Every property has a story, and they are all unique. Our first deal used to be a short-term motel infested with unsavory individuals (nice way of saying crappy tenants). Another one of our deals was built, owned and operated by a family. And yet another was owned and operated by an out of state owner who decided to meet Jake at a Ruby Tuesday’s the weekend before the closing to receive a concession on the price. Thankfully, Jake refused the beers offered to him.
Each story led us to a conclusion on why the property was being sold and what problems we would be presented with. Our first deal was on the market for over two years, and we were able to negotiate a substantial discount on the price, as well as secure 10% owner financing as part of the down payment.
The second deal presented us with different challenges. The seller was motivated to sell this asset, but the pool of buyers was limited and he had already tried to sell the asset to his family unsuccessfully. We were able to purchase this asset with no money down because we displayed our credibility in closing and managing this type of asset.
The third deal was interesting. We knew the seller was motivated because he was in arrears on his property taxes, and the property was performing poorly. He did have us up against the wall due to the fact that our due diligence time period was about to expire, but he was truly motivated to sell. In the end, we only conceded two days of prepaid rents in order to purchase the property. Our concession would have been significantly larger if we were unfamiliar with the story of the property.
Isn’t it nice to find out that a seller has additional units in his portfolio? If you can create a rapport with the seller, he may come directly to you to sell his remaining assets. Talk about creating your own off-market deal. You can also try to convince the seller to bundle his entire portfolio and possibly sell to you at a discount. You never know until you ask.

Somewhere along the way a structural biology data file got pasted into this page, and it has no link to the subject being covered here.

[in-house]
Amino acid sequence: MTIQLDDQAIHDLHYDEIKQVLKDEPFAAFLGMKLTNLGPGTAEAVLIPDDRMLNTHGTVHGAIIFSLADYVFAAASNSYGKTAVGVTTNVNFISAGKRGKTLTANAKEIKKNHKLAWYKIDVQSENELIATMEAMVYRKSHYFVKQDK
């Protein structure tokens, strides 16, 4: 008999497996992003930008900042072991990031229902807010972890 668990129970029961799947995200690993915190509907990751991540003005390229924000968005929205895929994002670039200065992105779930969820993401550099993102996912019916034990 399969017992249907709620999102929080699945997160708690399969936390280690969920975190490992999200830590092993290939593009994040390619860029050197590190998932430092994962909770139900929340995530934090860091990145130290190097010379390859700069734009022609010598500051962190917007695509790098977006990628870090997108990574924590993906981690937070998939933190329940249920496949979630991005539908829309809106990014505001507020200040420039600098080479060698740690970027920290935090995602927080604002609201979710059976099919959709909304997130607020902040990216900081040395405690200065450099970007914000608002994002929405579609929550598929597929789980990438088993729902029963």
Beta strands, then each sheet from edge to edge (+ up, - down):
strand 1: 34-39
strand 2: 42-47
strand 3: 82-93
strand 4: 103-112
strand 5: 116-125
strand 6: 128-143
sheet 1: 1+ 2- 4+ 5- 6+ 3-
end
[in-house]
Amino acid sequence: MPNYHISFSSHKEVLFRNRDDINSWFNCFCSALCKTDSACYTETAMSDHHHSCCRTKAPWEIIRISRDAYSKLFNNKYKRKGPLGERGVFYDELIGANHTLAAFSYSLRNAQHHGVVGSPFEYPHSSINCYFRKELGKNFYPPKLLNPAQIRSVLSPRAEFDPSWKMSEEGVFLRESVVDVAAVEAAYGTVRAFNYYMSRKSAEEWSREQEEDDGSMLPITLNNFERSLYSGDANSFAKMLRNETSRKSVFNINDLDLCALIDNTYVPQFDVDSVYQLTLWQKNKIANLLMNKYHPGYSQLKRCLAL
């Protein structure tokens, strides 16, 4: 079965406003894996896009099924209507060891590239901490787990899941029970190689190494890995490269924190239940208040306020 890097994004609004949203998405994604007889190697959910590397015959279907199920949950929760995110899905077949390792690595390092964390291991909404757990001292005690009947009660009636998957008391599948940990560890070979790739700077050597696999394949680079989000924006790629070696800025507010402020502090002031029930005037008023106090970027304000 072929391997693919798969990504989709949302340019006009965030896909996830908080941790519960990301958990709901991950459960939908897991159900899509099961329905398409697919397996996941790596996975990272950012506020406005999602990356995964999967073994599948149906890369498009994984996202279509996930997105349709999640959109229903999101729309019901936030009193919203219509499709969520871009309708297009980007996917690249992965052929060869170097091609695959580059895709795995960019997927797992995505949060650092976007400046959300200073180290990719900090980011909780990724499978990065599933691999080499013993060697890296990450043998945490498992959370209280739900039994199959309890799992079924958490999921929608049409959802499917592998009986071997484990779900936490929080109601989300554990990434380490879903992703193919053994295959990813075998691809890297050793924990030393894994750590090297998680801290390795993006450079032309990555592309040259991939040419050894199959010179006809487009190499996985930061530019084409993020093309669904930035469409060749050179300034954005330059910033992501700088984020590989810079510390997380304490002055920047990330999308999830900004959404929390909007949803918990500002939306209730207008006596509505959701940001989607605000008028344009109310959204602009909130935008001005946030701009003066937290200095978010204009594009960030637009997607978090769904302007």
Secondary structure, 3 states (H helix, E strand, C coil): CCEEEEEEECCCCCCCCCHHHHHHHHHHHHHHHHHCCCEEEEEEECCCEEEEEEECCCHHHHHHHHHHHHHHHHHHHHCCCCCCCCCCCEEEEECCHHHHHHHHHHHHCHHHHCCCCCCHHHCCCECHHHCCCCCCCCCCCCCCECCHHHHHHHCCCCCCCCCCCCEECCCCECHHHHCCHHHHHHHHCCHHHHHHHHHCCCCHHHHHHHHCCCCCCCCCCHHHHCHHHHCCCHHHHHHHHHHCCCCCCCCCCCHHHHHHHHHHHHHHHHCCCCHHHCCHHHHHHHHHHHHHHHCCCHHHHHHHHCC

We like to ask sellers about how long they have owned the property because it may shed some light on why they are selling? Have they depreciated the property fully and looking to move their capital? Are they frustrated with the property and looking to sell? In one of our negotiations, we noticed that the sellers had owned the property for only eighteen months. We found out that the sellers massively overspent on re-positioning the property and the note was about to reset to principal and interest. The clock was ticking on how much longer they would be able to operate the property profitably.
Finance right is the third leg of our framework, and many deals perish due to poor financing. Ask the seller if the financing is assumable. The terms on the assumable financing may be more favorable than current market conditions, and closing costs will generally be lower. Don’t expect the process to be any quicker or any less painless!
You may also find out that the term on the mortgage is coming due, or the property is resetting from interest only to principal and interest, and the owner can’t refinance the property. Both situations present a problem for the seller and an opportunity for the buyer.
The theme throughout this article has been “Ask, ask, ask”. Don’t be afraid to ask questions when buying multifamily real estate, don’t assume that you know the answers, and always approach the deal with solving a problem. Leave a comment below and let me know your favorite questions to ask a broker!